Many commonly used herbal medicines are toxic. The toxic effects of common herbal products are given i&r TabIe.4. Toxic effects of herbal medicinesrange from allergic reaction to cardiovascular,hepatic, renal, neurologic, and dermatologic toxic effects. Although ginseng is considered safe, the toxicity of ginseng has been reported in the literature. : Ginseng In 1979, the term ginseng abusesyndrome was coined as a result of a study of 133 people who took ginseng for 1 month. Most subjectsexperiencedcentral nervous system stimulation. The effect of ginseng on mood seemstotbe dose-dependent. At a dose of lessthan 15igfd, subjects experienceddepersonalizationand confusion, At a dose of more ihan 15 g/d, some subjectsexperienceddepression.Fourteen patients experiencedginseng abusesyndrome, which is characterizedby symptoms of hypertension,nervousness,, sleeplessness, eruption, and morning diarrhea.[“l An episode of Stevensskin Johnsonsyndromewas reported in a 27-year-old man following ingestion of ginseng.at a dose of 2 pills for 3 days. The patient recoveredafter 30 days.172] Vaginal bleeding has been reported in casesrelated to ginseng use. Interestingly, 1 patient had undergonea hysterectomy 14 years earlier.[73lThere is a casereport describing symptoms including msomnia, headache, irritability, and visual ha!lucinations when phenelzine was taken concurrently with ginseng.[74] Ginkgo Bioba ’ Ginkgo biloba is prepared from dried leaves of the ginkgo tree by organic extraction (acetone/water).It isused mainly to sharpenmental focus and to improve diabetesmellitus-related circulatory disorders.-It also is used as a remedy for impotence and vertigo. The most common adverseeffects of ginkgo are gastric disturbances,headache,and dizziness.Miwa et a1[7s] reported a caseof a 36-year-old woman who had a generalizedseiiure 4 hours after the ingestion of 70toj80 gingko nuts. One commonly reported ladverseeffect of ginkgo biloba is bleeding. Spontaneousintracerebral hemorrhage occurred in a 72year-old woman who took 50 mg of ginkgo 3 times a day for 6 months.l76lFessendenet alc7’reported a caseof l postoperativebleeding after laparoscopiocholecystectomy.One report describeda 70-year-old man with bleeding from the iris into the anterior chamber of the eye 1 week after beginning a self-prescribedregimen of a concentrate3ginkgo biloba extract in a dosageof 40 /mg twice a day;[78]His only medication was 325 mg of aspirin daily. After the spontaneousbleeding episode,he continued taking the aspirin but stopped,takingthe ginkgo product. During a 3-month follow-up period, he had no mrther bleeding episode.[7*] Echinacea The Australian Adverse Drug Reaction Advisory Committee received 1 I reports of adversereactions associatedwith echinaceabetweenJuly 1996 and September 1997. There were 3 reports of hepatitis; 3 reports of asthma;;1 report each of rash, myalgia, and nausea;1 report of urticaria; and 1 report of anaphylaxis.There are other published reports of echinacea use associatedwith contact dermatitis and anaphylaxis.17’ l Garlic Garlic is promoted for lowering cholesterol and blood pressurelevels. Garlic contains various sulfur-containing compounds, which are derived from allicin. Chopped garlic-and-oil mixes left at room temperature can result in fatal botulism food poisoning according to the FDA. Clostrfdium bottilinum bacteria are dispersedthroughout the environment but are not dangerousin the presenceof oxygen. The sporesproduce a deadly’ toxin in anaerobic, low-acid conditions. The garlic-and-oil mixture producesthat environment.[*O] Ma Huang (Ephedra-Containing Herbal Diet Pills) 1 Ma huang (ephedra)is commonly found in herbal weight-loss products that o&en are referred to as herbal fen-phen, an alternative to fenfluramine, a prescription drug that was withdrawn from the market owing to its toxic effects. Herbal fenphen products sometimescontain St John’ wart and are sold as “herbal Prozac.!’ s “Herbal ecstasy”another ephedrine-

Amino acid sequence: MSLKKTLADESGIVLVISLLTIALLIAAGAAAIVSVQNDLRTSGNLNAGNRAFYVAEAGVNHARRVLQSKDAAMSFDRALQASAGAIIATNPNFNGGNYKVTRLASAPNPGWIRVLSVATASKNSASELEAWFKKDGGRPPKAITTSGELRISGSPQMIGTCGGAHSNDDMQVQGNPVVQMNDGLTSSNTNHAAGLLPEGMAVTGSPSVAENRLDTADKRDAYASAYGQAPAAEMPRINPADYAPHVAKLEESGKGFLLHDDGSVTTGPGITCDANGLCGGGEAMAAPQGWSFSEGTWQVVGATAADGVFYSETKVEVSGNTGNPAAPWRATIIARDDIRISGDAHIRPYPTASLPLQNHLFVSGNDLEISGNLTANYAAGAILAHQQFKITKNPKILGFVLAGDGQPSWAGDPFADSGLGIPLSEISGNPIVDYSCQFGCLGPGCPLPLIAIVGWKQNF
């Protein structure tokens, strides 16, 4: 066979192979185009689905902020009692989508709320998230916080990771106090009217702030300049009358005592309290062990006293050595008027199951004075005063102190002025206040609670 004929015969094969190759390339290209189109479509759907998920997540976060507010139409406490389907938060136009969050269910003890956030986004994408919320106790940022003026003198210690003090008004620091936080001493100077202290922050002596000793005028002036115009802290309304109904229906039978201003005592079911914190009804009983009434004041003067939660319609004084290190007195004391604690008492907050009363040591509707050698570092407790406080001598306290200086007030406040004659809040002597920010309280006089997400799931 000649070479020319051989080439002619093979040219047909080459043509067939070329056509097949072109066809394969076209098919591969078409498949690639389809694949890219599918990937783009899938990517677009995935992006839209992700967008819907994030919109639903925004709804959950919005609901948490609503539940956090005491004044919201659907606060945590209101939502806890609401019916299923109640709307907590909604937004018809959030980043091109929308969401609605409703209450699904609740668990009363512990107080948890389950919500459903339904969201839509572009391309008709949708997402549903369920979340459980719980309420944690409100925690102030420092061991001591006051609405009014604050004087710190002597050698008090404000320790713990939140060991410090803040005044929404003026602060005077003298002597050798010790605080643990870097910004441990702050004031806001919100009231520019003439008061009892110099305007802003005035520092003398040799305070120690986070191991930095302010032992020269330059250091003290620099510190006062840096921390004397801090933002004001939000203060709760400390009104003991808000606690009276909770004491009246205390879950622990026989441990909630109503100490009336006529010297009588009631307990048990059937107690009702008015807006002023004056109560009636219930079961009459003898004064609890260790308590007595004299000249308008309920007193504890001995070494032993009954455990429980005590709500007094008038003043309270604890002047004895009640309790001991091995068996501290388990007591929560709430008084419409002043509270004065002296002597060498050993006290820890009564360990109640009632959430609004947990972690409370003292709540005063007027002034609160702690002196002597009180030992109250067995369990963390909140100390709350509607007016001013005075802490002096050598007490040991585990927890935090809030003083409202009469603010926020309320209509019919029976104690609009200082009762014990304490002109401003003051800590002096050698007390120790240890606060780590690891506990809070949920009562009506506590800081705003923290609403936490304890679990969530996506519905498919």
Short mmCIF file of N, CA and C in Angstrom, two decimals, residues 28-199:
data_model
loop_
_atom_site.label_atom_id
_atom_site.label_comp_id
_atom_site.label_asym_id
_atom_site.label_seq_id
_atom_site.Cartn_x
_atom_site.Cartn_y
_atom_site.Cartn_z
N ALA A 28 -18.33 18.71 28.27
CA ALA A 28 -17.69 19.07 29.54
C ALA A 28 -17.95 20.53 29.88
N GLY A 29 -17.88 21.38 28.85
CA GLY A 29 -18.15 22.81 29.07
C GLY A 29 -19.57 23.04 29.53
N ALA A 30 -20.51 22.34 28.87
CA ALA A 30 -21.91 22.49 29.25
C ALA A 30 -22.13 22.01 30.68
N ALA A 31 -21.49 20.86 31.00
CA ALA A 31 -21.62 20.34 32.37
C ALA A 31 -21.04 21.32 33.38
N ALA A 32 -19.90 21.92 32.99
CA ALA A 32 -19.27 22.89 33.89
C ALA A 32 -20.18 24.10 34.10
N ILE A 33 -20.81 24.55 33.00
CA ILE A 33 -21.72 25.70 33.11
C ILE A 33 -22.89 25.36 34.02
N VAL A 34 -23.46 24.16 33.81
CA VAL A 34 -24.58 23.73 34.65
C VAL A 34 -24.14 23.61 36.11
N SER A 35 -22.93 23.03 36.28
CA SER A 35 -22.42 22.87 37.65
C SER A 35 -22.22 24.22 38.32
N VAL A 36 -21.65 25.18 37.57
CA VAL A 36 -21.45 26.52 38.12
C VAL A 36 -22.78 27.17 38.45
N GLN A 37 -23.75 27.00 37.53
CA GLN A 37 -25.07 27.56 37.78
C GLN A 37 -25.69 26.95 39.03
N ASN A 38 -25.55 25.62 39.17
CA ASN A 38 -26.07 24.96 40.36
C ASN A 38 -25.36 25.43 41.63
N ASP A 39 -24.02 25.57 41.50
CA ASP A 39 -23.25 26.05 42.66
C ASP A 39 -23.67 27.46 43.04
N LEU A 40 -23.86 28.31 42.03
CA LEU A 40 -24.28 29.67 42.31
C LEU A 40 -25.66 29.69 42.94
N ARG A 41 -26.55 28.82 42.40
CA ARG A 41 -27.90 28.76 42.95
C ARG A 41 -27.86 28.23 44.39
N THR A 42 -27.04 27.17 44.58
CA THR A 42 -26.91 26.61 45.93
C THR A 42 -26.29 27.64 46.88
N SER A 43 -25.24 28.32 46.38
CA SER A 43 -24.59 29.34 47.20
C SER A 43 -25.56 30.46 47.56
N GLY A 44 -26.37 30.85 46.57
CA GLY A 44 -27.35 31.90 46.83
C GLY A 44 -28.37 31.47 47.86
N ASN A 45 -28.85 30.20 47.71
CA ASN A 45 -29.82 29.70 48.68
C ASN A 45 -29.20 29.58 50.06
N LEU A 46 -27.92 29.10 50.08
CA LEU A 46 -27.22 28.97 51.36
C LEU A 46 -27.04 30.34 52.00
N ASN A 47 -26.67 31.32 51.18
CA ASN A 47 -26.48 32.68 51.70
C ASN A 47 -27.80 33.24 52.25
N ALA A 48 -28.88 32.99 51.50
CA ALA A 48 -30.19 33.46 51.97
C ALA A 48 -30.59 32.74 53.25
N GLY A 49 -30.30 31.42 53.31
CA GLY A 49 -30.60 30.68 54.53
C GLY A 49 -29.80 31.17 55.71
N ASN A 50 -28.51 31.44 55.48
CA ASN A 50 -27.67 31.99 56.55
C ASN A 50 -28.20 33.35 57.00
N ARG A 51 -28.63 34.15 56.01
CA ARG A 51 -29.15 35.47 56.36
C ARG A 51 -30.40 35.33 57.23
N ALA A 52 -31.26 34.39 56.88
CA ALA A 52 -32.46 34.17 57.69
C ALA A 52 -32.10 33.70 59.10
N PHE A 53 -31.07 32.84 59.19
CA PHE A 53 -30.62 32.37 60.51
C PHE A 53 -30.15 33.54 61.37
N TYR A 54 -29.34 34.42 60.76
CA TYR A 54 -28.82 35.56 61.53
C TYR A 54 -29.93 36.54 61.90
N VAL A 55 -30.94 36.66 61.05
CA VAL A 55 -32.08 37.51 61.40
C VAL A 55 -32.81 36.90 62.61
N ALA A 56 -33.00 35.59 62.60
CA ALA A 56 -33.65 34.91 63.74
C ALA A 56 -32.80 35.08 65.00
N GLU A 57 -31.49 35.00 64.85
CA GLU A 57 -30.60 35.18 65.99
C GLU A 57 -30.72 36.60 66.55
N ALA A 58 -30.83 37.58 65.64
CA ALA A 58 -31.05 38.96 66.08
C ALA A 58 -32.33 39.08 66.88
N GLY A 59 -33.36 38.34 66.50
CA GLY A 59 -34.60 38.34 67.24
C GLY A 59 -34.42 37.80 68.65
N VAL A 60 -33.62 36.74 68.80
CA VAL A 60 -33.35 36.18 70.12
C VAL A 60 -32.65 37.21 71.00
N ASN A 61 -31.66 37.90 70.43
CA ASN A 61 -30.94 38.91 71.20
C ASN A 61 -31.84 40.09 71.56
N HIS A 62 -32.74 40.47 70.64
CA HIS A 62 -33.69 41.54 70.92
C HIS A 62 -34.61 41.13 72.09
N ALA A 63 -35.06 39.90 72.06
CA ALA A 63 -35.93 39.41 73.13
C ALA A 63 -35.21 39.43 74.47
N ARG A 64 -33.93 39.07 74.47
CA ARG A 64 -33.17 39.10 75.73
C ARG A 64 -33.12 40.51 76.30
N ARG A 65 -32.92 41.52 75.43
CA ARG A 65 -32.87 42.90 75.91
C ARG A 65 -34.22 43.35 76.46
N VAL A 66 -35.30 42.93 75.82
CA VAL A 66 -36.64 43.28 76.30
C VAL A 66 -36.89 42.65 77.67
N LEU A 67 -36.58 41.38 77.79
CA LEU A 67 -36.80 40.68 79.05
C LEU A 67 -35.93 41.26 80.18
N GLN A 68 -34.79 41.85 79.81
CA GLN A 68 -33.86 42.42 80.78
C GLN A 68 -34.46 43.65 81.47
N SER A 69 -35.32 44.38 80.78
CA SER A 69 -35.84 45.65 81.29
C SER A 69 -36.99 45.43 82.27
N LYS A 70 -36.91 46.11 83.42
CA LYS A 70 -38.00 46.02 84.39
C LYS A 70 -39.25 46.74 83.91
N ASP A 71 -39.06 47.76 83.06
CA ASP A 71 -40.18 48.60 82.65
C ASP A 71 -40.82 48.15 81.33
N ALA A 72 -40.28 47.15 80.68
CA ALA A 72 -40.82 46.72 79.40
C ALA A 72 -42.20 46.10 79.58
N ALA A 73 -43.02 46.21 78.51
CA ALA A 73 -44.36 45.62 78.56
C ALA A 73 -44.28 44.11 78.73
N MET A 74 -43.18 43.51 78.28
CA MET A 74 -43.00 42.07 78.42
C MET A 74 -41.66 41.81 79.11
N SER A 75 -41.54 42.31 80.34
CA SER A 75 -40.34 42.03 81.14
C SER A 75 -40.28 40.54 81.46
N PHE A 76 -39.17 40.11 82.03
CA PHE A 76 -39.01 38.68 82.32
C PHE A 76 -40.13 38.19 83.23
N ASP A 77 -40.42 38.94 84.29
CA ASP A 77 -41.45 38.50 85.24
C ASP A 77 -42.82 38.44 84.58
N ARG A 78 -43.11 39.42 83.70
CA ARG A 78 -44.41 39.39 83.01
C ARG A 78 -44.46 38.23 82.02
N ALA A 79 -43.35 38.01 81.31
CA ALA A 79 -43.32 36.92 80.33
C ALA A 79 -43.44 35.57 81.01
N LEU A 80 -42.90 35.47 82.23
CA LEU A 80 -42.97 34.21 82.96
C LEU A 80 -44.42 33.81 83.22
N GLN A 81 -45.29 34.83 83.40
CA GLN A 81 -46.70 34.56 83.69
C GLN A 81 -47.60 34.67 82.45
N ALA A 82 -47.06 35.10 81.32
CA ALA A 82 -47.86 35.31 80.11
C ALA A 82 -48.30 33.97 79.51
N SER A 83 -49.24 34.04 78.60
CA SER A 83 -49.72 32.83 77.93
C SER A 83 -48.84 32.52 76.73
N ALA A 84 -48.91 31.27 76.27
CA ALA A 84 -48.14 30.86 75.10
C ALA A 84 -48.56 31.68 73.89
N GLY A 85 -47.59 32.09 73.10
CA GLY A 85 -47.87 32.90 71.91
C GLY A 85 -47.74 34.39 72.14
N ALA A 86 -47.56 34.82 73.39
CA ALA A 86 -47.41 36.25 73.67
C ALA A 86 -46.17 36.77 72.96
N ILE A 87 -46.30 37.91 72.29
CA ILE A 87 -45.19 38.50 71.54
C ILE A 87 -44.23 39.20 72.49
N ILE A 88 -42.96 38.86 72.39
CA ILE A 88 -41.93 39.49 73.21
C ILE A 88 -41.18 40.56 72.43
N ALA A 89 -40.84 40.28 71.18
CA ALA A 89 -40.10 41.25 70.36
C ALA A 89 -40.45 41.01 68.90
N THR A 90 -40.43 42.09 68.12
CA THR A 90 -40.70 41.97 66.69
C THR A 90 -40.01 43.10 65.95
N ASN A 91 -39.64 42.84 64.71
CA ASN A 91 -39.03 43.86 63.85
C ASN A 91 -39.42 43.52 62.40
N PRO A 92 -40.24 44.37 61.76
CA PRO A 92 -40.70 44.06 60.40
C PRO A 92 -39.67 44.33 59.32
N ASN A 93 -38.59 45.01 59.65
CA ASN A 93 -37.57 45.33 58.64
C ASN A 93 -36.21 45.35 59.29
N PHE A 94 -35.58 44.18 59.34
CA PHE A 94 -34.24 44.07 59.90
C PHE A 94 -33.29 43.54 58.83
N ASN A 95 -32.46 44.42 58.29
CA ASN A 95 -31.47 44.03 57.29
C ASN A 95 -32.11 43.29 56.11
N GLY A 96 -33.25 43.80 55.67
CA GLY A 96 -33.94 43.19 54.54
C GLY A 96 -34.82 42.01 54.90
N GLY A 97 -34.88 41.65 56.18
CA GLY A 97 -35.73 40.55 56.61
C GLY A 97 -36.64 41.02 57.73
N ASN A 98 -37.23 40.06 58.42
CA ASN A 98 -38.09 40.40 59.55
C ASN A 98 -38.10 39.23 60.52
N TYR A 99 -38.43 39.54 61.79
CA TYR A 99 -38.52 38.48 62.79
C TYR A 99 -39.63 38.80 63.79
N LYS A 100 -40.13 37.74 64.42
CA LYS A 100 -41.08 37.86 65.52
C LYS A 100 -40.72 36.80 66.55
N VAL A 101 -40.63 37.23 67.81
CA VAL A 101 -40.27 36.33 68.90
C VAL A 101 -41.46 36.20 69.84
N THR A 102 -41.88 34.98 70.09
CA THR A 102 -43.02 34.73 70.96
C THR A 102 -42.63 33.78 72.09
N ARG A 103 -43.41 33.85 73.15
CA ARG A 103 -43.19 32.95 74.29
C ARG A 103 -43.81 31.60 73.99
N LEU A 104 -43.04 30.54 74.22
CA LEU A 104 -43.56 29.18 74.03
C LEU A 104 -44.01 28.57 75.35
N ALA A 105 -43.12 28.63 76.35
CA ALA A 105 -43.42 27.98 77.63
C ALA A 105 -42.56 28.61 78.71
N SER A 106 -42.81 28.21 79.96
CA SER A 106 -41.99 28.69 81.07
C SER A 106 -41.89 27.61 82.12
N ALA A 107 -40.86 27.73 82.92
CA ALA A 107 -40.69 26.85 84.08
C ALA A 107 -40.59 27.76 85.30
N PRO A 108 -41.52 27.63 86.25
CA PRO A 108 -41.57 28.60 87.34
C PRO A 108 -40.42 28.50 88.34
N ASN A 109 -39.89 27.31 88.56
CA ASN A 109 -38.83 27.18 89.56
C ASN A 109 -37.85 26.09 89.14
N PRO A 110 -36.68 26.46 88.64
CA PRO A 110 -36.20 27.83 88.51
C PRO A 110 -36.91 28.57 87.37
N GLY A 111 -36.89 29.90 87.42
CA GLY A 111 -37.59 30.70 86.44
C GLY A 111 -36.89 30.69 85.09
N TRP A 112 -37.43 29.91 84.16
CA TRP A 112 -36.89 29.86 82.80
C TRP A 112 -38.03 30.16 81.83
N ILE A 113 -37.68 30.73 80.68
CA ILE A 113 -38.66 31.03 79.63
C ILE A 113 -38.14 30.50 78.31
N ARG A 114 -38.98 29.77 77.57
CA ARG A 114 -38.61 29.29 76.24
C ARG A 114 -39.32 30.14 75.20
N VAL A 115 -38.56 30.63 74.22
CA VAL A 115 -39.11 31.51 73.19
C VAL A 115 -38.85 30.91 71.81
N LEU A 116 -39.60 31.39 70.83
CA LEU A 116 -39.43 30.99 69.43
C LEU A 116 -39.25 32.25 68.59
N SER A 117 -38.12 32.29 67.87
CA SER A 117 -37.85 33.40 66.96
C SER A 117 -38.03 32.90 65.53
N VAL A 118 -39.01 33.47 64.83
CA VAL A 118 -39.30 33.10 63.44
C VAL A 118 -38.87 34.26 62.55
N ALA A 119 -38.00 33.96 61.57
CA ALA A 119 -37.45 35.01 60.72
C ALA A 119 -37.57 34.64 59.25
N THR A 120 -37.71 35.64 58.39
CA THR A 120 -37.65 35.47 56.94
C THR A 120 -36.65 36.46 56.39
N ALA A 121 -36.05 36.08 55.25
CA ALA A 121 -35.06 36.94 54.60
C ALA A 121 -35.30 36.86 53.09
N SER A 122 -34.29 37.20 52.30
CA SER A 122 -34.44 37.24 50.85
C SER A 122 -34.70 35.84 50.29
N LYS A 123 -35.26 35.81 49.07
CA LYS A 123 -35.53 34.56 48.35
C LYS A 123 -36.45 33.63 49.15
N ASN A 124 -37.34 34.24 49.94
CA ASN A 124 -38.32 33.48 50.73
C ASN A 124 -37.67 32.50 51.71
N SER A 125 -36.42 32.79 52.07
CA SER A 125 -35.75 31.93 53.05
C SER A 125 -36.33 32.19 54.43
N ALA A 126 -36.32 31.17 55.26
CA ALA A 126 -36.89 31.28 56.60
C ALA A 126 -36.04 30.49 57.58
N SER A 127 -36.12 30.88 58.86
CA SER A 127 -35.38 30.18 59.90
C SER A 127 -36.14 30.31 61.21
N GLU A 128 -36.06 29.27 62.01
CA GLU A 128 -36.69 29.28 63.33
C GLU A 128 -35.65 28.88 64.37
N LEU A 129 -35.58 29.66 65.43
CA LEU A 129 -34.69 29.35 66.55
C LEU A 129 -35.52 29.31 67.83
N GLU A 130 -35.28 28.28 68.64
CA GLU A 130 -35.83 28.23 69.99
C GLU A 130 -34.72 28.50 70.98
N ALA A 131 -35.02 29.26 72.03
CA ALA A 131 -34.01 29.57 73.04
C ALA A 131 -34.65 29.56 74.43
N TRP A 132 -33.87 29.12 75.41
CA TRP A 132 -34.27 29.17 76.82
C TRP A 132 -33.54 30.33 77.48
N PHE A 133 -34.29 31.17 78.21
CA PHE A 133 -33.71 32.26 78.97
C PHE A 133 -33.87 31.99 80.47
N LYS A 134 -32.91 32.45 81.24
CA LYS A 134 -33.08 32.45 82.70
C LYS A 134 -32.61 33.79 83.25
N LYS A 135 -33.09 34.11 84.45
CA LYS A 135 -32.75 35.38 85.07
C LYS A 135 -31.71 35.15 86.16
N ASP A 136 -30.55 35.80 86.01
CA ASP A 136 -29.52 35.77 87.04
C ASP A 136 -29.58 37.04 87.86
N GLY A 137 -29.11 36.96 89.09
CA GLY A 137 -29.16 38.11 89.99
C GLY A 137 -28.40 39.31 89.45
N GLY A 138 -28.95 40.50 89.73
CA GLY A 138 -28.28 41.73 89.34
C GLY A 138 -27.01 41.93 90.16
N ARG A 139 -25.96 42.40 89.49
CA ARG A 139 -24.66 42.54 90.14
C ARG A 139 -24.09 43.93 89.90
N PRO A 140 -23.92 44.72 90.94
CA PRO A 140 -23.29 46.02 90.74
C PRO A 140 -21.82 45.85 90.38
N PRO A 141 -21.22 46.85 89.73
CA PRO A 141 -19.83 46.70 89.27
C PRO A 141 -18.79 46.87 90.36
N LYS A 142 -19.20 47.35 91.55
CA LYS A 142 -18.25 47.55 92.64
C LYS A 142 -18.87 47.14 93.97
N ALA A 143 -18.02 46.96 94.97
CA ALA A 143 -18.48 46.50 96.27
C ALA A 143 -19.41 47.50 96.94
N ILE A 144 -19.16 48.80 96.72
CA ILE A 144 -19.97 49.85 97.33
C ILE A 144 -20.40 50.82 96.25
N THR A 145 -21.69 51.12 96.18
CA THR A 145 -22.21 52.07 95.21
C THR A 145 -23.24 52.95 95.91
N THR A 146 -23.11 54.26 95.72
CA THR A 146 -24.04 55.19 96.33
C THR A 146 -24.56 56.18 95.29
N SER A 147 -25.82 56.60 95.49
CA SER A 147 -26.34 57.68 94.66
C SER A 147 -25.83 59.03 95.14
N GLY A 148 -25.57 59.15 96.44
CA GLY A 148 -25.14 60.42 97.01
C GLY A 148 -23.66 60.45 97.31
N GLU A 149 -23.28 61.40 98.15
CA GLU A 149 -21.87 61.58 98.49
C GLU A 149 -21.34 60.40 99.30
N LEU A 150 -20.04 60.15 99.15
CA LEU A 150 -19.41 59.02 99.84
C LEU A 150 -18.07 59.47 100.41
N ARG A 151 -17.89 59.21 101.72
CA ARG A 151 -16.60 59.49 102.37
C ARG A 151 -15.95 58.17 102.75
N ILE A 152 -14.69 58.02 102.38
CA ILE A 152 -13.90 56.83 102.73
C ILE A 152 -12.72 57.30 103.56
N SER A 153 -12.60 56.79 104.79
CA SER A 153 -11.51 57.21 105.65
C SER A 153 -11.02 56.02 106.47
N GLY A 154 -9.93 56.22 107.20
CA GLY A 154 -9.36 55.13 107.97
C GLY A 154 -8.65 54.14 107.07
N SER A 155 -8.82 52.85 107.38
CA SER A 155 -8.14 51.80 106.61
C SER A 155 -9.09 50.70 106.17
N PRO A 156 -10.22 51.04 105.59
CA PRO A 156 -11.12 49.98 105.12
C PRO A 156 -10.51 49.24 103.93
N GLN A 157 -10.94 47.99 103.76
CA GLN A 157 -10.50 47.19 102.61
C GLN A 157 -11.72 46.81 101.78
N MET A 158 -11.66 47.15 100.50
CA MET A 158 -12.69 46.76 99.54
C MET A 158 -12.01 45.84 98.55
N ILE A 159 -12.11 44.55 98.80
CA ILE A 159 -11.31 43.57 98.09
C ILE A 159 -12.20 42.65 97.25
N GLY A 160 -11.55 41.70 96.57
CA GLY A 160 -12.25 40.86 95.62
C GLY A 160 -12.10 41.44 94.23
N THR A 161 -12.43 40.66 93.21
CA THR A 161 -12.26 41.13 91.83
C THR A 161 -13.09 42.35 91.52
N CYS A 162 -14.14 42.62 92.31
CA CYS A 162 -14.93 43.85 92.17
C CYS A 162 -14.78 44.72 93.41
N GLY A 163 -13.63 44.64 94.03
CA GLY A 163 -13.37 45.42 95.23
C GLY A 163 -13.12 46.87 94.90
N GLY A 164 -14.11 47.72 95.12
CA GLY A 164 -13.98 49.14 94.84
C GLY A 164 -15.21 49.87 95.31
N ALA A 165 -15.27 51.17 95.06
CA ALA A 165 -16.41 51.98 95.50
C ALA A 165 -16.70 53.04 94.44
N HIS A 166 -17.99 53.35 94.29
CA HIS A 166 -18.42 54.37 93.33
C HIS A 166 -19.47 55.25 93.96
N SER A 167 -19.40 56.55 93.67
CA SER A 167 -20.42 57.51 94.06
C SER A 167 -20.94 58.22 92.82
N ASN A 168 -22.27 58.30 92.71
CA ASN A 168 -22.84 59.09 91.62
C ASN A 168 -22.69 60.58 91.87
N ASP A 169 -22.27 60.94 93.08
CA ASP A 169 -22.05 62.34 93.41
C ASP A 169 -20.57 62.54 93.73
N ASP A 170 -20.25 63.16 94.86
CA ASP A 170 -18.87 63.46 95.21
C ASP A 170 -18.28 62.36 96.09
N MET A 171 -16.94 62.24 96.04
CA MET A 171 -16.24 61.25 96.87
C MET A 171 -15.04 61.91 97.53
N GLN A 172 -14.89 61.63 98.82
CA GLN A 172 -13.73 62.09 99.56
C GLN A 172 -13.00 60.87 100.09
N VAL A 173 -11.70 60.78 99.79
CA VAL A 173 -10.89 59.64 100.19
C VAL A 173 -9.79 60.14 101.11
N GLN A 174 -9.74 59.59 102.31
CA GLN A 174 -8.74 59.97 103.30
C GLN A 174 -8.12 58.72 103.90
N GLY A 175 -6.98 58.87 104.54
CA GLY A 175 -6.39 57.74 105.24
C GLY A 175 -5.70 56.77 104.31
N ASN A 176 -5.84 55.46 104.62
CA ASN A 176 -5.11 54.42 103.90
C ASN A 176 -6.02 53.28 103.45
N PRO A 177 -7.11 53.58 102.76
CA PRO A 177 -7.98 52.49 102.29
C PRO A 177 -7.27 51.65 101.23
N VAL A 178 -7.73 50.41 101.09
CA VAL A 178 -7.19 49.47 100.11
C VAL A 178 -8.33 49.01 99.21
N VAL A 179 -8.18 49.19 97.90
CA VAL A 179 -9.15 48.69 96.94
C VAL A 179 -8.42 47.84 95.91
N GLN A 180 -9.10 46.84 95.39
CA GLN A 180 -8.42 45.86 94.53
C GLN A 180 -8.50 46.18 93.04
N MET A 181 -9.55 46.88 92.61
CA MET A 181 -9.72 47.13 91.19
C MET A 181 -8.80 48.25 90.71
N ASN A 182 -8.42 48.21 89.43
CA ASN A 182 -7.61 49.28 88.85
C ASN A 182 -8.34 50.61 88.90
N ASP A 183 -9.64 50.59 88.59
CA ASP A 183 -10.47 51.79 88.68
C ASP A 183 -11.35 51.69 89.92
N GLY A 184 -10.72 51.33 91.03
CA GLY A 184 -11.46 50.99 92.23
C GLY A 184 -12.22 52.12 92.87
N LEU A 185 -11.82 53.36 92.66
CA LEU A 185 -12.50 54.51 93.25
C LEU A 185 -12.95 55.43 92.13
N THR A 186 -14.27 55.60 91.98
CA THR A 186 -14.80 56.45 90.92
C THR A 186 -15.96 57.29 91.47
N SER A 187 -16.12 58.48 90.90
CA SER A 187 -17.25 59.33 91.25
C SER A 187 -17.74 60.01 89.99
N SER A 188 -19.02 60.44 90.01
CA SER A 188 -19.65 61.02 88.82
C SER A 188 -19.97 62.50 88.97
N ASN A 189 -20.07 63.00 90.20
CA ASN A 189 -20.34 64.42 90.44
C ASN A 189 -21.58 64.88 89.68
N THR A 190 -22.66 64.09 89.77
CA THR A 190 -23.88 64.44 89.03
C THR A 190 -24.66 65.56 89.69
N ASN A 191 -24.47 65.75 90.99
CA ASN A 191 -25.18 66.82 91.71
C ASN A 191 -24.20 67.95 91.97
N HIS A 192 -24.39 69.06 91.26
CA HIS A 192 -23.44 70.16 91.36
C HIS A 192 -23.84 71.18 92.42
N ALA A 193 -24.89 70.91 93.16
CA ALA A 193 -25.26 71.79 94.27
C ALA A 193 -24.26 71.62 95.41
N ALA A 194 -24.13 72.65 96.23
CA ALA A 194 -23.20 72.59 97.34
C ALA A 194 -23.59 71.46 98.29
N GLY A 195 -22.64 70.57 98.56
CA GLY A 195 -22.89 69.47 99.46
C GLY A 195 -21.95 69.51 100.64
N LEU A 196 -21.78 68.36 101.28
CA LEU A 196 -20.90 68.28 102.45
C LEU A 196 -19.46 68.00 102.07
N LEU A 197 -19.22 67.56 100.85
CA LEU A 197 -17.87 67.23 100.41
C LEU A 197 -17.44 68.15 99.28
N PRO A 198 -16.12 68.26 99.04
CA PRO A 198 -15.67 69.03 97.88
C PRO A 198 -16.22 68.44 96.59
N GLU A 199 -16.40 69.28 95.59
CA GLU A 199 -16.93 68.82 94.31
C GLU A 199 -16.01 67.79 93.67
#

Monday, August 11,2003 America Online: PPSI